We had a wonderful brunch at South West New York on the banks of the Hudson River in the World Financial Center across from the the World Trade Center. However, believe it or not we got thwarted by a broken down subway, a massive antiwar demonstration and a slow moving waitress who kept us from visiting the Green-Wood Cemetery before closing.
April 29 Highpointers Gathering in New York City
Highpointers Brunch – April 27, 2002
Thirty-three persons attended what will hopefully be the first annual New York City Highpointers Spring Brunch and County Highpoint Climb on April 27, 2002, organized by Club Chairman Roger Rowlett.
Brunch was served Chinese style at the China Peace Restaurant on West 51st. Street in New York City.
A get well card was signed for Club Founder Jakk Longacre as well as a 90th birthday card for Paul Zumwalt.
Several people traveled a great distance to attend.
Sjaak van Schie visited from the Netherlands. Highpointers Club newsletter editor John Mitchler and Dawn Howard flew in from Colorado. Jean Trousdale (“Mother Merc”) who is hosting the 2002 Highpointers Convention this September in Oklahoma visited with her daughter Betsey and two grandchildren.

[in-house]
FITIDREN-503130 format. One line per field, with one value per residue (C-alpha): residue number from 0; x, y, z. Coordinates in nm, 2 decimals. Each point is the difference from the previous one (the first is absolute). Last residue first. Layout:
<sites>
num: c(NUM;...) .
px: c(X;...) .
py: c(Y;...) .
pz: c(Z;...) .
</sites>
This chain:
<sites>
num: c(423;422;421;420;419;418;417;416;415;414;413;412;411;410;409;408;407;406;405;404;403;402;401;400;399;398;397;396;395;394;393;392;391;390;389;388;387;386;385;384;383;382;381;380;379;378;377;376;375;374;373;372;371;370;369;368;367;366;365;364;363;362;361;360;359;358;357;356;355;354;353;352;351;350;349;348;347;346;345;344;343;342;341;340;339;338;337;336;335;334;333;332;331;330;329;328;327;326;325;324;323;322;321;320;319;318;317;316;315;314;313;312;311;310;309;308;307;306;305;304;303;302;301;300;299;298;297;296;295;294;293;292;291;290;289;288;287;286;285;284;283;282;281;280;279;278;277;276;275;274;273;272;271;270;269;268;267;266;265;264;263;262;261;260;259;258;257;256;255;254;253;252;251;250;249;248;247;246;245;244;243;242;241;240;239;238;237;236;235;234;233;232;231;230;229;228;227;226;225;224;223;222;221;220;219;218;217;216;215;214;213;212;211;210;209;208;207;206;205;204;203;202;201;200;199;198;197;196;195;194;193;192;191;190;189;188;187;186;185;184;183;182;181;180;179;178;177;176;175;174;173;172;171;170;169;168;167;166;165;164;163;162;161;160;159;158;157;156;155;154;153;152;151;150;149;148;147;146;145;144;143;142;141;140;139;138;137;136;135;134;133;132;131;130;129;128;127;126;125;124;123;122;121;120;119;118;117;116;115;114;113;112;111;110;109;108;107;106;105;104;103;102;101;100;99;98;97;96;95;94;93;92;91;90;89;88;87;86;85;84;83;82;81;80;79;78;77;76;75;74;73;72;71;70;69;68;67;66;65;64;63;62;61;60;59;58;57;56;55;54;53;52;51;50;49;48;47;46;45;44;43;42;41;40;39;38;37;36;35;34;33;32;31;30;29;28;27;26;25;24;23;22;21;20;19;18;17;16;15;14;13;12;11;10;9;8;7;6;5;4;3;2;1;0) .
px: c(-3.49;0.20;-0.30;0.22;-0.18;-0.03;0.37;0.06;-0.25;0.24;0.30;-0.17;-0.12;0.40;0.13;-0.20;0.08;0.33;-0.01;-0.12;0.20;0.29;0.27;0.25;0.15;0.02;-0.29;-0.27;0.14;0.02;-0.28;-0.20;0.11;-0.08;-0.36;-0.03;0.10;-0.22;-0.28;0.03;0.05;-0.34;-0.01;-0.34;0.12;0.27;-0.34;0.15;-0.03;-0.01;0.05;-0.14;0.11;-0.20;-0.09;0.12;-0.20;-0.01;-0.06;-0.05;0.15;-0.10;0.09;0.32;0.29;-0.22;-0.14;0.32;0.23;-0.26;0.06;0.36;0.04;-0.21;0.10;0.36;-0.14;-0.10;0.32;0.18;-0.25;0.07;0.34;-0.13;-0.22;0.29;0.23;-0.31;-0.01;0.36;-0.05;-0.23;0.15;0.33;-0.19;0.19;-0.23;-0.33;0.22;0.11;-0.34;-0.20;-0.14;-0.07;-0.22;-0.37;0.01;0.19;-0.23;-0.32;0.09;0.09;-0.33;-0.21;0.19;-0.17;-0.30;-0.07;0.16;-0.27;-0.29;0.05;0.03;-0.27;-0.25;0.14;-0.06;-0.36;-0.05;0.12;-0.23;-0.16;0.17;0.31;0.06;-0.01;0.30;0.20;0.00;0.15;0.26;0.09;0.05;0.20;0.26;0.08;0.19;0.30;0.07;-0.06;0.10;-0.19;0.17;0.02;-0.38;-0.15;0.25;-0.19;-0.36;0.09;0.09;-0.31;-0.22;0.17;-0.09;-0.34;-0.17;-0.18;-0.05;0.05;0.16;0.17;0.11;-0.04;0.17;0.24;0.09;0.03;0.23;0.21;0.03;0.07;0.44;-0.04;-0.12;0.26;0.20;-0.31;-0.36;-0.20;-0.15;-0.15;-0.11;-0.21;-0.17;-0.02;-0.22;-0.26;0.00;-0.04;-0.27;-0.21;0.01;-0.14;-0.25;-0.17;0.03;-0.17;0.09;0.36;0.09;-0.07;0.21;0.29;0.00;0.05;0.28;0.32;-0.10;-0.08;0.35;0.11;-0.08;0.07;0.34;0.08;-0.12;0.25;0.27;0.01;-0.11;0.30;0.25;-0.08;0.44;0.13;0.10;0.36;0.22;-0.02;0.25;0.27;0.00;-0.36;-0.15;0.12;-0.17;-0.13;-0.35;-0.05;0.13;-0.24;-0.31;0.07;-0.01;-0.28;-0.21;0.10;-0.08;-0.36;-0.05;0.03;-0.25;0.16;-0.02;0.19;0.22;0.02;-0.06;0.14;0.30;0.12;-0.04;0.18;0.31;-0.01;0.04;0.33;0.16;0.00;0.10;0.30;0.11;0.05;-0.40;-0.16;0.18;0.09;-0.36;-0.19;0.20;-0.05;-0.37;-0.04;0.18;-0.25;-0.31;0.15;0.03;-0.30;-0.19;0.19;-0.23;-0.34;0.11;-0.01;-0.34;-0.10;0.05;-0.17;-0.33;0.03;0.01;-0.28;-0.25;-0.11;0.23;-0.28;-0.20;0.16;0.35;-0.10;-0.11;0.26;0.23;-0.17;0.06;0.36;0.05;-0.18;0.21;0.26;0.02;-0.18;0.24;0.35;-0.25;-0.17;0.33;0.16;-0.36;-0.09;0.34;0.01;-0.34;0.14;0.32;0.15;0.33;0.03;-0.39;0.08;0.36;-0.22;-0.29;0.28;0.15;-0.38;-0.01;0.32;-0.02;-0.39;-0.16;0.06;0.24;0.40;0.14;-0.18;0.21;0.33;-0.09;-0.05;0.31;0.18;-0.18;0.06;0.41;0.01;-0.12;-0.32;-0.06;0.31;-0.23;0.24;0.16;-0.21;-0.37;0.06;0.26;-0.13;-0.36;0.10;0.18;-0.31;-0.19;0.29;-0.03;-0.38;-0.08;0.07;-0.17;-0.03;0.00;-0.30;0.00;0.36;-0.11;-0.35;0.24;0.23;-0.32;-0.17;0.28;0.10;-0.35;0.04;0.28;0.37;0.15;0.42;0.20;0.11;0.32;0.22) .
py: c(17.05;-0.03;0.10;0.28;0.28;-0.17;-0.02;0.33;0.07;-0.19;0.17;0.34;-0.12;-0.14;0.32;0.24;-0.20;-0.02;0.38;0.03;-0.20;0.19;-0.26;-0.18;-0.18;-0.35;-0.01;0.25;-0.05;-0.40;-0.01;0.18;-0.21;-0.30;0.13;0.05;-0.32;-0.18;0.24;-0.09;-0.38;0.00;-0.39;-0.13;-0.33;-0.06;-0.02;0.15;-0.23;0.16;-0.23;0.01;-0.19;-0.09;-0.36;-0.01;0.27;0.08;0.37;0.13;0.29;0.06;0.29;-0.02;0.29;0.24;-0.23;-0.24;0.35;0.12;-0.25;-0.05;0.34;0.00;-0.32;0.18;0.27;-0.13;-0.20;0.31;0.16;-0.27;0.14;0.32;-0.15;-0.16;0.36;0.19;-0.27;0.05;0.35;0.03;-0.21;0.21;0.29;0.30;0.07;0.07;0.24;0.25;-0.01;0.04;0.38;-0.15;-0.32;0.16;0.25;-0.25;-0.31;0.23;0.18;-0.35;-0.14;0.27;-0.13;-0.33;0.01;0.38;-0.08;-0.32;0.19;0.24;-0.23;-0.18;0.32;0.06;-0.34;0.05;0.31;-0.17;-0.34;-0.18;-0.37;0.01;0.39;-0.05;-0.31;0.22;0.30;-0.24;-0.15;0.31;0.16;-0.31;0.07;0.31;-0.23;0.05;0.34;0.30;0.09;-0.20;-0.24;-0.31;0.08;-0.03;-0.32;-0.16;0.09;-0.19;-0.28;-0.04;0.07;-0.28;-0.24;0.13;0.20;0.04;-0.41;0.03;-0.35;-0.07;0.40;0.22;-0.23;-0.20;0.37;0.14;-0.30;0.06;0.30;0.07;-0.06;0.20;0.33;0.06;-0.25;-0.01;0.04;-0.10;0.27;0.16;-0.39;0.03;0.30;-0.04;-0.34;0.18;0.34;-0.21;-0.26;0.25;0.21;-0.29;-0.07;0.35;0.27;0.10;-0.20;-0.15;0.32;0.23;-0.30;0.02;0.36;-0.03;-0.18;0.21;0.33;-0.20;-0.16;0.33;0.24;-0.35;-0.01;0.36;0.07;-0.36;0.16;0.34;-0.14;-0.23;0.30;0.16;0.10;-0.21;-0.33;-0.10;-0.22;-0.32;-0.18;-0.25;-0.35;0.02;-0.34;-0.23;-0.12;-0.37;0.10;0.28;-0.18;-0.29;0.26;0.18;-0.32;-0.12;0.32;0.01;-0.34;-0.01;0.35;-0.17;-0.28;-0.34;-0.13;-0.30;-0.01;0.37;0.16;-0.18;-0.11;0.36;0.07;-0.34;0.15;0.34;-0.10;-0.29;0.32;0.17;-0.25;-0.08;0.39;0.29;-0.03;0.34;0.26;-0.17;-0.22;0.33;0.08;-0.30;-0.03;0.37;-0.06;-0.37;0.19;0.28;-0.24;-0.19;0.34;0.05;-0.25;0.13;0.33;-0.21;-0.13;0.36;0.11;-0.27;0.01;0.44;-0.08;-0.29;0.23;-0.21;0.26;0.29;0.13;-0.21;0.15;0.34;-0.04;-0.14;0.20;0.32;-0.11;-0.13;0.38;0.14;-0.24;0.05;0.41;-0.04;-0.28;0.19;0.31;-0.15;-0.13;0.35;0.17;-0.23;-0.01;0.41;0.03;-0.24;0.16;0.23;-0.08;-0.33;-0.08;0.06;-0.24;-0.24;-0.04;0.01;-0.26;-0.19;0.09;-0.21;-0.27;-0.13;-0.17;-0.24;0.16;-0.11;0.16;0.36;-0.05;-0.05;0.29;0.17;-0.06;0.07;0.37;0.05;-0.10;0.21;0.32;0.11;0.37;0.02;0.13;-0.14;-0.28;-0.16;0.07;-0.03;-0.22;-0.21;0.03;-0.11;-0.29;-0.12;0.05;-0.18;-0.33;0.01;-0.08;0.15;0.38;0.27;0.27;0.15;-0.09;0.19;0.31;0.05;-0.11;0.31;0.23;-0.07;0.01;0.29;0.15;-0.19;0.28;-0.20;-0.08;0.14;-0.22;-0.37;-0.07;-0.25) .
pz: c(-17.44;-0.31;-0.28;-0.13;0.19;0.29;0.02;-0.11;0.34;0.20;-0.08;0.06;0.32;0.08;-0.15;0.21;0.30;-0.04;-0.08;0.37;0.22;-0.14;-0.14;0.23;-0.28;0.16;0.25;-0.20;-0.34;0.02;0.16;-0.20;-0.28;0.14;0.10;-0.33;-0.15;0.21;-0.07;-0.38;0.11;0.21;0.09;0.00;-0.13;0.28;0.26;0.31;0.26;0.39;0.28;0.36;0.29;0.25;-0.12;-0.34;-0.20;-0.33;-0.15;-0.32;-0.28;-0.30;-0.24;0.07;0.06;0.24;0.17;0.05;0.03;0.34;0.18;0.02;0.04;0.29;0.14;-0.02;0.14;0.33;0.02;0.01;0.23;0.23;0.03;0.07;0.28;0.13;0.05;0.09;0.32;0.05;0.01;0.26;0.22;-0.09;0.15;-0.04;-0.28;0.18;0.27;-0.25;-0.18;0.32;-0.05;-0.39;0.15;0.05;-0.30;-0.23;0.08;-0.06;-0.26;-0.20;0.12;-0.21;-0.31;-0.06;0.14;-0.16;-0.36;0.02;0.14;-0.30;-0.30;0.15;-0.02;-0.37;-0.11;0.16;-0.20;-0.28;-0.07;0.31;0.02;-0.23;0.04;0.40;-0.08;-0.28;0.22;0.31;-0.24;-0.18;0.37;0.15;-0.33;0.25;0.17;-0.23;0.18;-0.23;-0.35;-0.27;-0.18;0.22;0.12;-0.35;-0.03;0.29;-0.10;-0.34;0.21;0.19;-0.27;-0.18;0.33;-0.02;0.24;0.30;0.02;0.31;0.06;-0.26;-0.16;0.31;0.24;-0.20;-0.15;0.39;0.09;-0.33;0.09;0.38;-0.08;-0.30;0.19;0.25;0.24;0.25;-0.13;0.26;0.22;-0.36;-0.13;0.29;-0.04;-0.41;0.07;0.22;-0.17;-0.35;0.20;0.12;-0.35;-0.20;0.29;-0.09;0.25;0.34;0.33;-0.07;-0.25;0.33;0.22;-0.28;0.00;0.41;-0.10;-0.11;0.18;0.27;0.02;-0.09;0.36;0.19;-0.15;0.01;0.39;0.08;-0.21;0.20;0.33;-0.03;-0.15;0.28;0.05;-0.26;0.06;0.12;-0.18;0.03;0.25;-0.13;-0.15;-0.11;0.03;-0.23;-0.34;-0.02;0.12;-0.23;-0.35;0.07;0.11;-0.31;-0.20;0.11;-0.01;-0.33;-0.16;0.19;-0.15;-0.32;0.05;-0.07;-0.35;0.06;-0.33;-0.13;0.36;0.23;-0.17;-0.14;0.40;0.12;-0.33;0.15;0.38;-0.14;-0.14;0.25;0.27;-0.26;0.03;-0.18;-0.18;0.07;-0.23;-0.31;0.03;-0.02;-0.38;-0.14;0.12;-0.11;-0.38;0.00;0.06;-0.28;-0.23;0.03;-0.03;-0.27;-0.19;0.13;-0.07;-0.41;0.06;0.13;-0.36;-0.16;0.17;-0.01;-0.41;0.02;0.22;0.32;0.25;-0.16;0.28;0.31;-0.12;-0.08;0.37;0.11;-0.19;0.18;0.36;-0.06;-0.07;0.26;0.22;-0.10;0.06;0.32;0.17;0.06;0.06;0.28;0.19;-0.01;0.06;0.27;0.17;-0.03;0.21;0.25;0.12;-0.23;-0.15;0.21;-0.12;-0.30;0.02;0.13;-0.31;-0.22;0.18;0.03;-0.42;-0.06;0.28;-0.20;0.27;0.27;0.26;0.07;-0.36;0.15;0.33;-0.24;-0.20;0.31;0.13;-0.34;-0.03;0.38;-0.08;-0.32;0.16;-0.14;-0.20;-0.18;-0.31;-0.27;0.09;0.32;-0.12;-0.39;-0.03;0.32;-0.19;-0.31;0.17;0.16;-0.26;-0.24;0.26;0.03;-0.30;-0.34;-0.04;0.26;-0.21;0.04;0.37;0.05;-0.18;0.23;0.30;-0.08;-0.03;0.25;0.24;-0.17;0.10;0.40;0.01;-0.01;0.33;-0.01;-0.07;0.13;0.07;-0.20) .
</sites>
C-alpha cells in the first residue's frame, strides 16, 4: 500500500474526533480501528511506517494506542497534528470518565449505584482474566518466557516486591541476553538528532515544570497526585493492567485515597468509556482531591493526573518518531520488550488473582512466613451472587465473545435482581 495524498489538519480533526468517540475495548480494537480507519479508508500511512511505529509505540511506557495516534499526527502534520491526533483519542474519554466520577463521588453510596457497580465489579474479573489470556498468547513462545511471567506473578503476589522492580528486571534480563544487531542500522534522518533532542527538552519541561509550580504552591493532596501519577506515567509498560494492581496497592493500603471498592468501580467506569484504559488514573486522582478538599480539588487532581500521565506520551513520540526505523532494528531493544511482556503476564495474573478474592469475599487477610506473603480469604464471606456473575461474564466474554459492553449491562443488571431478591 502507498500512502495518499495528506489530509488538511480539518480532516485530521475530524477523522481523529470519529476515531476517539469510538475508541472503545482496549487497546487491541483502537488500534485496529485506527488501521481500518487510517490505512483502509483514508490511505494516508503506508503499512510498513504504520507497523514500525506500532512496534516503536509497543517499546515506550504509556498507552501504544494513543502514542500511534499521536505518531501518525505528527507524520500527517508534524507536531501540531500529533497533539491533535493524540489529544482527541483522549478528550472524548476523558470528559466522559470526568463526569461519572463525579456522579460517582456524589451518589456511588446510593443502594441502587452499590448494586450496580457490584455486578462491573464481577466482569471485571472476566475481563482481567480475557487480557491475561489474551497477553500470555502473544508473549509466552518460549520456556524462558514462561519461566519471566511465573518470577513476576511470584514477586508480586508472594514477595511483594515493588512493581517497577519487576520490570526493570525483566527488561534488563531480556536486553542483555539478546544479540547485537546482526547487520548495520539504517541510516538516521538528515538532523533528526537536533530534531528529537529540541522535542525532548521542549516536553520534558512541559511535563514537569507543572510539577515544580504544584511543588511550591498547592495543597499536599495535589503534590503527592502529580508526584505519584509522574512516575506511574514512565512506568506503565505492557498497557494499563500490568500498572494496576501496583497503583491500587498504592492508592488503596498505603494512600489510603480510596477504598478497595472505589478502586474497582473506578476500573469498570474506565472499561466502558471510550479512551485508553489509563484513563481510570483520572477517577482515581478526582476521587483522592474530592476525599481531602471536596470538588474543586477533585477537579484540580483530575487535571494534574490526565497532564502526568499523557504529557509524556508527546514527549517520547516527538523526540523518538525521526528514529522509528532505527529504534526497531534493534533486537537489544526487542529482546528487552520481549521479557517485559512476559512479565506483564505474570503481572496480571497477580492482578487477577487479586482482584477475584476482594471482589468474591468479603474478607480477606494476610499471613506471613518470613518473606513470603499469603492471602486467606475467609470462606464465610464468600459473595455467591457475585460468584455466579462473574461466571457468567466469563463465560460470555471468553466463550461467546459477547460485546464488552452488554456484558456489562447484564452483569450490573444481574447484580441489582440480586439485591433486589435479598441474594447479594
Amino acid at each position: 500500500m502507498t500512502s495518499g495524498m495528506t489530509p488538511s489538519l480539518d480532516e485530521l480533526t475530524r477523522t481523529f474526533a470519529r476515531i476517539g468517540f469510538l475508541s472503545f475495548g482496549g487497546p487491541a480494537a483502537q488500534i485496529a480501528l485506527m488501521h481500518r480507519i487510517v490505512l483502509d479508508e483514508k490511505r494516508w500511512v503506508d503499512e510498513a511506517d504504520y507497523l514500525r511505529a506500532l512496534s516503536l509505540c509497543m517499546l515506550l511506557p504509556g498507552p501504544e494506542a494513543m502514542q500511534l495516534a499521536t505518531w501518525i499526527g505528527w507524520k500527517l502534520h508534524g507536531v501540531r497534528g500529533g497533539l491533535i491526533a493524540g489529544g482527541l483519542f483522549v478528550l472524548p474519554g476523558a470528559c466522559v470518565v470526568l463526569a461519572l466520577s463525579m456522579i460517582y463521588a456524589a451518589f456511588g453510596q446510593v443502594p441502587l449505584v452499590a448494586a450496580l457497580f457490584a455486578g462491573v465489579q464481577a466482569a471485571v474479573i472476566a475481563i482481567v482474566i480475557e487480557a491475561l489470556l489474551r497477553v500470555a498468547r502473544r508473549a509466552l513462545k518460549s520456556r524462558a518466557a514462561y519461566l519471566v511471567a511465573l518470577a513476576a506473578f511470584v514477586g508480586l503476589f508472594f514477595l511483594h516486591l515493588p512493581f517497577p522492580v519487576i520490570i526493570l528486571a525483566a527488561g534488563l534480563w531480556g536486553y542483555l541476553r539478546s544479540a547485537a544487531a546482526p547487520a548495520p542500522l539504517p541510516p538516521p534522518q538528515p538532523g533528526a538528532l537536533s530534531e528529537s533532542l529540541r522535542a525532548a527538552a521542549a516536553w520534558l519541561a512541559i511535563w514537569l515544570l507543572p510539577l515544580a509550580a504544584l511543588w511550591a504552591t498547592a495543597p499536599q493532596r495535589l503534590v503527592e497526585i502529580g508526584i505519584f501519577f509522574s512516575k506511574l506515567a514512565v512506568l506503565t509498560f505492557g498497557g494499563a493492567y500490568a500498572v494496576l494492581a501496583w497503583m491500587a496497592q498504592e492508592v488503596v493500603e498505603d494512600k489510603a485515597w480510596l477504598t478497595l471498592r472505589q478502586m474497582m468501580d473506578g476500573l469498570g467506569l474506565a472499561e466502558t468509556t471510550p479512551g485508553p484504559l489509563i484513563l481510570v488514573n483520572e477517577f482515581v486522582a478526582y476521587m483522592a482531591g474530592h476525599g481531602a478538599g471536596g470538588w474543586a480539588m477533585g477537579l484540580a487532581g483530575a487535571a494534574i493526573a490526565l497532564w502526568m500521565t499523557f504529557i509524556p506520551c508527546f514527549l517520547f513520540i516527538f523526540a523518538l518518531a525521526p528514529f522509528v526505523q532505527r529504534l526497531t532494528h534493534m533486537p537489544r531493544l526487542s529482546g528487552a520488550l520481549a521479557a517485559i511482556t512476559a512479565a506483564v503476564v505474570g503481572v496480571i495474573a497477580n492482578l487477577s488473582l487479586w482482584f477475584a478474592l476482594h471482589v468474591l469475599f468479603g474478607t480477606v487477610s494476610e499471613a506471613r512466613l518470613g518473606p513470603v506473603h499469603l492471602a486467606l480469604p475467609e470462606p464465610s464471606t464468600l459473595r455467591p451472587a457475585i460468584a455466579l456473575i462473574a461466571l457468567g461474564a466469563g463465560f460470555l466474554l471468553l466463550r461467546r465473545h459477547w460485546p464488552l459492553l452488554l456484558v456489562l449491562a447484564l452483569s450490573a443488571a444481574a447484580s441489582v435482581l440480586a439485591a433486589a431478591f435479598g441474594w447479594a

John Habermehl drove down and back from Buffalo. Tom and Dot Dwyer drove down from Rochester.
There were even a few people from the New York City metro area!
There were two 50-completers (Pete Anderson and Richard Birrer) and two 49-completers (Anne Birrer and John Mitchler).Following the brunch 13 people rode the “A” Train to Bennett Park, 184th Street and Fort Washington Boulevard, which has a sign proclaiming it “The Highest Natural Point on Manhattan.” The group had to climb nearly 100 vertical feet in stairs from Overlook Terrace to reach the summit.
There had been concern that access would be blocked because the summit is fenced off to permit newly seeded grass to grow around the summit boulders. However, the city the day before had just opened the summit itself from 11 a.m. to 4 p.m. weekends. The group stood on the boulder chatting with locals and among themselves until park police closed it.It was such a beautiful day, the group didn’t want to break up. So, they proceeded to the other highpoint that looked equally high on the topo map (a flagpole in Fort Tyron Park park near the Cloisters about 11 blocks north). This park proved a more spectacular destination with its gardens and panoramic views of the Hudson. From the flagpole you could even see the highpoints of the Bronx and Queens. From here they descended 100 feet (“12 stories” according to the elevator operator) to the “A” Train to return.
The urban walk was so spectacular we’ll hopefully get together next year about the same time to do Brooklyn.